Around this time last year, four letters that sent a shiver up most people’s spine were briefly more popular on google than Beyonce – GDPR. A year ago on 25 May, inboxes were full to the brim with emails requiring us to opt-in, consent and giving all manner of updates on policies.
The changes to privacy laws were heralded as the biggest shake-up in 20 years. One year on, what practical changes have been made? Have regulators been handing out multi-million pound fines? How have Northern Ireland businesses adapted?
The big headline prior to implementation of the GDPR was the significant increase in the fines Supervisory authorities could issue to data controllers - up to 20million euro or 4% of global annual turnover. While the ICO have yet to issue any fines pursuant to the GDPR (although recent communications suggest the first one could be imminent), several other European regulators have done so.
These fines have not been anywhere near the maximum fine permissable but have still been significant sums - the Polish DPA recently fined an organisation 220,000 euro for not giving data subjects sufficient information on how it was using their personal information; most businesses do this in their privacy statement.
The Portuguese authority fined a hospital 400,000euro following a breach of its security obligations. As many incidents under investigation across Europe will have occurred under the previous data protection regimes, it is clear that in the coming months, we will be seeing more and more “GDPR” fines being issued.
Another big issue anticipated by commentators, was the new mandatory breach reporting which, as expected, has led to a significant increase in the number of personal data breaches reported to the ICO. The ICO has been critical of organisations for 'over-reporting' or reporting before any significant assessment has been undertaken of the key aspect of the Article 33 test - what is the risk to data subjects of the personal data breach.
Recent statistics published by the ICO show that in the second quarter of 2018/2019, over 4,000 breaches were reported. With only 72 hours to report a breach, when required, from our experience, businesses who have had a clear response plan in place have been best equipped to identify the issue, seek support, assess the risk and make the notification. This is crucial as failing to report a breach, either at all or on time, is, of itself, a breach which can attract a fine; or certainly be an aggravating factor in any enforcement action the regulator might take.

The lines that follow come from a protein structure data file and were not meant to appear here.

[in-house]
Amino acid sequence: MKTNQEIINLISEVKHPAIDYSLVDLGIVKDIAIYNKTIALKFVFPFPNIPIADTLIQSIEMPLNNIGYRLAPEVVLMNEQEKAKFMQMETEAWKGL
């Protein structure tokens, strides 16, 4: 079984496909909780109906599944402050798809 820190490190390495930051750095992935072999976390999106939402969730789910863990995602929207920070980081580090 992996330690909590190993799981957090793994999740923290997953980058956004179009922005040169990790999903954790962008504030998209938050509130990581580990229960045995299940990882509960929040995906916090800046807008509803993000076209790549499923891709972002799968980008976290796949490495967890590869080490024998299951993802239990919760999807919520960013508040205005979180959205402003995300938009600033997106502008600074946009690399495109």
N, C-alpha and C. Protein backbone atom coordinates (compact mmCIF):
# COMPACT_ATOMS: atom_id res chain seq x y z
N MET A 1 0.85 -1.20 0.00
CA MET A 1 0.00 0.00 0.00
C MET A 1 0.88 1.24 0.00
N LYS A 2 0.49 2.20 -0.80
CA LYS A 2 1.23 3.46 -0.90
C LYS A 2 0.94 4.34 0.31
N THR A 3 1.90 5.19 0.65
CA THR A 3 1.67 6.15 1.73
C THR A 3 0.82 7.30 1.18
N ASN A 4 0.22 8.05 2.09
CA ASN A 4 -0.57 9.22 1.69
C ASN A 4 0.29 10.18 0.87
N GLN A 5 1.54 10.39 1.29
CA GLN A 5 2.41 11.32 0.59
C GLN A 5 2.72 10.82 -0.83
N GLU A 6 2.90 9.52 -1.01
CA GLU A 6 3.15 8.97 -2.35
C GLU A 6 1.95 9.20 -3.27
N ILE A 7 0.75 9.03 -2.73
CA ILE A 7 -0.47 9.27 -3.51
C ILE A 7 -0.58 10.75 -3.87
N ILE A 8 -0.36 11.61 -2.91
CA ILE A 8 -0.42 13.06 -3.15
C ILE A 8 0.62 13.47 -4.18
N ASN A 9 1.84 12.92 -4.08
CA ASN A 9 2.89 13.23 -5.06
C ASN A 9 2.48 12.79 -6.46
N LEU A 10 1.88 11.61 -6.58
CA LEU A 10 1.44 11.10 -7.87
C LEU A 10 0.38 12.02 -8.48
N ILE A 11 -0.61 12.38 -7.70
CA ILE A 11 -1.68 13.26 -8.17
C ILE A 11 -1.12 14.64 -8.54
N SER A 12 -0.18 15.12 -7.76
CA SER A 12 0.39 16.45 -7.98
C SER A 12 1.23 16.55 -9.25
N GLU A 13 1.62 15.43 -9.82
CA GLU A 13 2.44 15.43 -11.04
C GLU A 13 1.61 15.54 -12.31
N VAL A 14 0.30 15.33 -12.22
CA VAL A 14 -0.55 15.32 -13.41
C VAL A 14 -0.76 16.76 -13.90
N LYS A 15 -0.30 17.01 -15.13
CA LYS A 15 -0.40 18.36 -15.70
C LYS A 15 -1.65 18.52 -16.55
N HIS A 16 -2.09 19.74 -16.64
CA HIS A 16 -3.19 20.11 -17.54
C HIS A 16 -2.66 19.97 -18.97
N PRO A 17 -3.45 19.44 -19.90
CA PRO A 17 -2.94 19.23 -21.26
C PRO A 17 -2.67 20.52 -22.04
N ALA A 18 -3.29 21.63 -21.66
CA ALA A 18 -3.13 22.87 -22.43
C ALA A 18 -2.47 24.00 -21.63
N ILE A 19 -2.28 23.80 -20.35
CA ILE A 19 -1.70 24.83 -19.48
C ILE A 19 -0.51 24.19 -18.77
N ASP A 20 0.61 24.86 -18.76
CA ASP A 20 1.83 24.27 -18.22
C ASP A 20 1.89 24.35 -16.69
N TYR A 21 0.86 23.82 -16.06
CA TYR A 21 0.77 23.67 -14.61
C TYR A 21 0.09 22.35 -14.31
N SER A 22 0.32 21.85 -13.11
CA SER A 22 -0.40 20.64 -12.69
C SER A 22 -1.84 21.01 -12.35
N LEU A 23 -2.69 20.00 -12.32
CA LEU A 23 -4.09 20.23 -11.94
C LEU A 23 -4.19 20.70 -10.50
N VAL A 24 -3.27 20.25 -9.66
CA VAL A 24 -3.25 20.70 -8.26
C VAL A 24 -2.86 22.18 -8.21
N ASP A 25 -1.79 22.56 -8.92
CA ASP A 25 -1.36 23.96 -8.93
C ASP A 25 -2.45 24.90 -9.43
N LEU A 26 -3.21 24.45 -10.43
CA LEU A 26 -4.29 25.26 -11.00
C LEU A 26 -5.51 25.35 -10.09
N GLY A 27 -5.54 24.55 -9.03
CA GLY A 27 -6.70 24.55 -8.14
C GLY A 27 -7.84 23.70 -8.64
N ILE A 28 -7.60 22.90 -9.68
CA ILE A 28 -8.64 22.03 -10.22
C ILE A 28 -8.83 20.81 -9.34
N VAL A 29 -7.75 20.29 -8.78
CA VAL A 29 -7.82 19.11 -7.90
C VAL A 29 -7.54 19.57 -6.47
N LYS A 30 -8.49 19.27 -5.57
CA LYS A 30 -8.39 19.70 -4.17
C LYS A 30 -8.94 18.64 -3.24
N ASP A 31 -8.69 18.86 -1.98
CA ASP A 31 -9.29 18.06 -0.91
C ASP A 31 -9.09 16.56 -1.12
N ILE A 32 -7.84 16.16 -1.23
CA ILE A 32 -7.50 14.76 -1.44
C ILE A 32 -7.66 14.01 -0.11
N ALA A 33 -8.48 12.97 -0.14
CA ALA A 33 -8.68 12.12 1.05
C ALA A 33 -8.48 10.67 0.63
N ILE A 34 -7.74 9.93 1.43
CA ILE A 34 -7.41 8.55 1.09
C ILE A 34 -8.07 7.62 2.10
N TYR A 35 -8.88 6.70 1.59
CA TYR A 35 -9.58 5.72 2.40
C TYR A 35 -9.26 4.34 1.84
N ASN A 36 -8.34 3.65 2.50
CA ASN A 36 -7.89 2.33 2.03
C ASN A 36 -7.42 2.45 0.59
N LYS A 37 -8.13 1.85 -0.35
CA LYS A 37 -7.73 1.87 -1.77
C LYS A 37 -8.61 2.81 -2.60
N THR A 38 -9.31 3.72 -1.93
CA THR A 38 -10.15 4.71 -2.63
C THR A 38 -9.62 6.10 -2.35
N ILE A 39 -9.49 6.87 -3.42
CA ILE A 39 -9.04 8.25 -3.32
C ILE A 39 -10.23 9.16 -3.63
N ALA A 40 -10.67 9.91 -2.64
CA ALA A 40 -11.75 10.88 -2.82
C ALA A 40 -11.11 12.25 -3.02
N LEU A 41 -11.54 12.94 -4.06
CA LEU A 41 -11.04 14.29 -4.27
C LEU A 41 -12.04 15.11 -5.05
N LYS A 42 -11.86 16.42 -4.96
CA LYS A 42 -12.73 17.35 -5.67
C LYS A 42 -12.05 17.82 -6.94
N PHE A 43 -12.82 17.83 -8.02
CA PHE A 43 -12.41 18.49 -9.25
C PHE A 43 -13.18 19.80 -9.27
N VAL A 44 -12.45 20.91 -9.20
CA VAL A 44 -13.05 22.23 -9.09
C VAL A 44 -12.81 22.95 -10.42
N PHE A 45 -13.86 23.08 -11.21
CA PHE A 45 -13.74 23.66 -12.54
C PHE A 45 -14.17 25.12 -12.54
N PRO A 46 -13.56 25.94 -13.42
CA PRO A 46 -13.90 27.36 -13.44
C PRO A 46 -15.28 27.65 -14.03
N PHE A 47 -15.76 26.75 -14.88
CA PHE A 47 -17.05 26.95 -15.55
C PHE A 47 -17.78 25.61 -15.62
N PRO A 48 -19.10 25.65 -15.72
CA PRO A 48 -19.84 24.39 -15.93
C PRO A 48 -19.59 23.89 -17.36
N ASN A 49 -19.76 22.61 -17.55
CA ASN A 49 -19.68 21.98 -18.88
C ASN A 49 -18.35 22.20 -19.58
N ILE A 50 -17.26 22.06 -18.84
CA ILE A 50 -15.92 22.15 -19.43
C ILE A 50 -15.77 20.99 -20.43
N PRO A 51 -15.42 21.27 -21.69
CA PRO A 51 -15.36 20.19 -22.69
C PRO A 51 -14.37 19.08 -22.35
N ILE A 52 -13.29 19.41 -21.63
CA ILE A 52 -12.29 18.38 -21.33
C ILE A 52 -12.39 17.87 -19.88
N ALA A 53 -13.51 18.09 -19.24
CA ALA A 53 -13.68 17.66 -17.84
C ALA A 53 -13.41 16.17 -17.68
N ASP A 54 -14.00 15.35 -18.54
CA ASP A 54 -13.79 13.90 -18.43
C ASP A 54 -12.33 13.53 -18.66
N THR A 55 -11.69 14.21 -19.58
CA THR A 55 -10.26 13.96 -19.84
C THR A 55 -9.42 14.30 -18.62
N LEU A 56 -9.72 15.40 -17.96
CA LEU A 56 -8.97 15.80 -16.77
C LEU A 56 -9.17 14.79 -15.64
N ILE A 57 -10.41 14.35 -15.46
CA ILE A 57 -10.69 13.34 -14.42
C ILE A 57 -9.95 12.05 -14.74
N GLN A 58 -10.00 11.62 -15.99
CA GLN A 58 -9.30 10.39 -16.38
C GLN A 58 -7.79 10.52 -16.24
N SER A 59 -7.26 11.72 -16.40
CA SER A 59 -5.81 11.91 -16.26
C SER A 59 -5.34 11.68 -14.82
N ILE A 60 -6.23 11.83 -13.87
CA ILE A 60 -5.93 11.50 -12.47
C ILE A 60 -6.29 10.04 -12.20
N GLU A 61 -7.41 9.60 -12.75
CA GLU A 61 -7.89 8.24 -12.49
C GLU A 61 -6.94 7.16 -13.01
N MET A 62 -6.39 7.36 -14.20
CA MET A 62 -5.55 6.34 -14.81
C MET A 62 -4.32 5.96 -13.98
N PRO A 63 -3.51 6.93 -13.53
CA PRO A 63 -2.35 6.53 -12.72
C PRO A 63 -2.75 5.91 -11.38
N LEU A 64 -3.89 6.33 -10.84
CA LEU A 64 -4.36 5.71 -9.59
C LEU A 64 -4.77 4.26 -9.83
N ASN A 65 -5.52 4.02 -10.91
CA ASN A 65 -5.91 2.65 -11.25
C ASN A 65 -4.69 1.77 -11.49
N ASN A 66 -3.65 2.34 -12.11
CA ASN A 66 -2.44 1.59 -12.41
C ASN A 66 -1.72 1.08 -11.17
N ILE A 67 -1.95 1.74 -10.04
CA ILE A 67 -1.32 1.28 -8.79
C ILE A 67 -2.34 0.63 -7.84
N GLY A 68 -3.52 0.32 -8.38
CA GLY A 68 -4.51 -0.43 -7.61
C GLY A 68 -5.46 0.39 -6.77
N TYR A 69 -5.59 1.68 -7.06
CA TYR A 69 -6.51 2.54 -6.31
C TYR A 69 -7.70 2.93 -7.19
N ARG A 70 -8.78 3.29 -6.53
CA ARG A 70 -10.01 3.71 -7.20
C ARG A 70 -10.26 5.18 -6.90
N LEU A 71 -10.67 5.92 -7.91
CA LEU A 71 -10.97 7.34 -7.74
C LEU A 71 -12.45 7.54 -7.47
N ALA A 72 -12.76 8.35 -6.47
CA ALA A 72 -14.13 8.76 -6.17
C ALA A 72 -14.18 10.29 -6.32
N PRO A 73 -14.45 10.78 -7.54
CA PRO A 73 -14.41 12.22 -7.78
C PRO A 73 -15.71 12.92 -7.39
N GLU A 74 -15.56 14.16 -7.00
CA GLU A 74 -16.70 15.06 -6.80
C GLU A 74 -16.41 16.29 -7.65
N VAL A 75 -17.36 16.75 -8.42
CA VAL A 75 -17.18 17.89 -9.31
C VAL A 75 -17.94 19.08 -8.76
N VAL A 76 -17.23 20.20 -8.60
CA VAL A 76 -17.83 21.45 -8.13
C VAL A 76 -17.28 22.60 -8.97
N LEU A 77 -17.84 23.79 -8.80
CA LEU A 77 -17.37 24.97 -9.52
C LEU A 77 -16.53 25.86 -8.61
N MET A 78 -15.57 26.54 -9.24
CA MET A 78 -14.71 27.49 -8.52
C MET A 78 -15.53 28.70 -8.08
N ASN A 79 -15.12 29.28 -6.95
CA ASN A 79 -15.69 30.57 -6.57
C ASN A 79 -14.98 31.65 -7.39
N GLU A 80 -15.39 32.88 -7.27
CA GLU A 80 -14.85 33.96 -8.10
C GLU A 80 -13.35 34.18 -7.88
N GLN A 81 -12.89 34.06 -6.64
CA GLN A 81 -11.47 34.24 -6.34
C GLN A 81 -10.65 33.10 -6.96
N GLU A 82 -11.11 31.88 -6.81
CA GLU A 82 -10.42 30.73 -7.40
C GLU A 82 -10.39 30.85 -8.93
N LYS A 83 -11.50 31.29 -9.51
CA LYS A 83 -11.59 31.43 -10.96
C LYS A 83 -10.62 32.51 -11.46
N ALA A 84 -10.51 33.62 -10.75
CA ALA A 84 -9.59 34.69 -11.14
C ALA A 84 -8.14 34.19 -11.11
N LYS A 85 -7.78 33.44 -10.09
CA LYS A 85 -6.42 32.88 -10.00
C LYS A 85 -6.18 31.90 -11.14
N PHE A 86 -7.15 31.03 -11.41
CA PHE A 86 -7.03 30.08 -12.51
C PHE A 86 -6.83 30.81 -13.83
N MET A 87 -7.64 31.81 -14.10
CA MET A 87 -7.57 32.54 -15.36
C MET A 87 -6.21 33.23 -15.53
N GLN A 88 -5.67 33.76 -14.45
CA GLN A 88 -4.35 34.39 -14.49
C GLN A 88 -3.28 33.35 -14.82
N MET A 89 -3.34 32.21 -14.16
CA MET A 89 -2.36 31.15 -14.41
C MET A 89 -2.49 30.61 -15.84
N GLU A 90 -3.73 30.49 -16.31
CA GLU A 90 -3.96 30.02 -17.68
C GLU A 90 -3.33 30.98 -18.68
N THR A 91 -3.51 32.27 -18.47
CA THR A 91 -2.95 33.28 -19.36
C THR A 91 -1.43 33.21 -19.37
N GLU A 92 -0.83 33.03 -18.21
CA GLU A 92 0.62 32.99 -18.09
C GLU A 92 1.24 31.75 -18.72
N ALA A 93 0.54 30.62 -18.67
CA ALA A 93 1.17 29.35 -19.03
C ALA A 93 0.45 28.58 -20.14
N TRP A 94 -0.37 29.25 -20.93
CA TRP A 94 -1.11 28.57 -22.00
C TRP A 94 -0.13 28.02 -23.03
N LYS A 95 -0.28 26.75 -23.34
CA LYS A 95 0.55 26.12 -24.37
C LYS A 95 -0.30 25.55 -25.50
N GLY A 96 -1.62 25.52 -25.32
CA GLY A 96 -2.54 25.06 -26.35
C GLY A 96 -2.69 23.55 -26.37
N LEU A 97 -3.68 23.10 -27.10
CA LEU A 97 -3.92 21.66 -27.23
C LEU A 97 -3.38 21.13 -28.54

In her recent speech at the 2019 Data Protection Practitioner's Conference, the UK Information Commissioner, Elizabeth Denham, highlighted her concern that businesses are falling short of meeting the GDPR's accountability requirements.
"Accountability encapsulates everything the GDPR is about," Denham said. "It enshrines in law an onus on companies to understand the risks that they create for others with their data processing, and to mitigate those risks. It formalises the move of our profession away from box ticking…and instead seeing data protection as something that is part of the cultural and business fabric of an organisation. And it reflects that people increasingly demand to be shown how their data is being used, and how it’s being looked after. But I’ll be honest, I don’t see that change in practice yet.…I don’t see it in the breaches reported to the ICO."
Accountability is a statutory requirement to be able to demonstrate how compliance is being achieved - think of it as the instructions given before a Mathematics exam; show your working-out! If you do get the wrong answer, you should get credit for showing your method.
As Ms Denham also pointed out, organisations are also reporting a significant uptake in data subject access requests, given the abolishment of the £10 fee and the ease of request (including use of email and social media). Data controllers continue to grapple with when a request can be refused on the grounds of disproportionate effort and when the timeline can be extended on the grounds of complexity – both of particular issues when dealing with data subject requests from employees given the huge amount of data which can be in scope of the request.
The perils of failing to appropriately apply the relevant exemptions and/or comply with the request are significant and data subjects are quick to complain to the ICO when they consider that an organisation is not complying with their data subject rights - in December the ICO reported that the number of complaints from the public had increased from 9,000 to 19,000 in a comparable six month period.
Whilst there was no transition period for the implementation of GDPR, it is fair to say regulators have been practical in their application that allowed organisations a period of cultural transition. However that approach will not last forever, so leadership teams are well advised to keep data and compliance high on their boardroom agenda. Finally, whilst GDPR has its roots in Europe, regardless of the Brexit outcome, the UK government has made it clear that the requirements within GDPR, will remain a feature for any organisation handling personal information.
For more info join Pinsent Masons webinar GDPR One Year On – Lessons Learned (4 June 12:00-12:30). Register via Heather.McFerran@pinsentmasons.com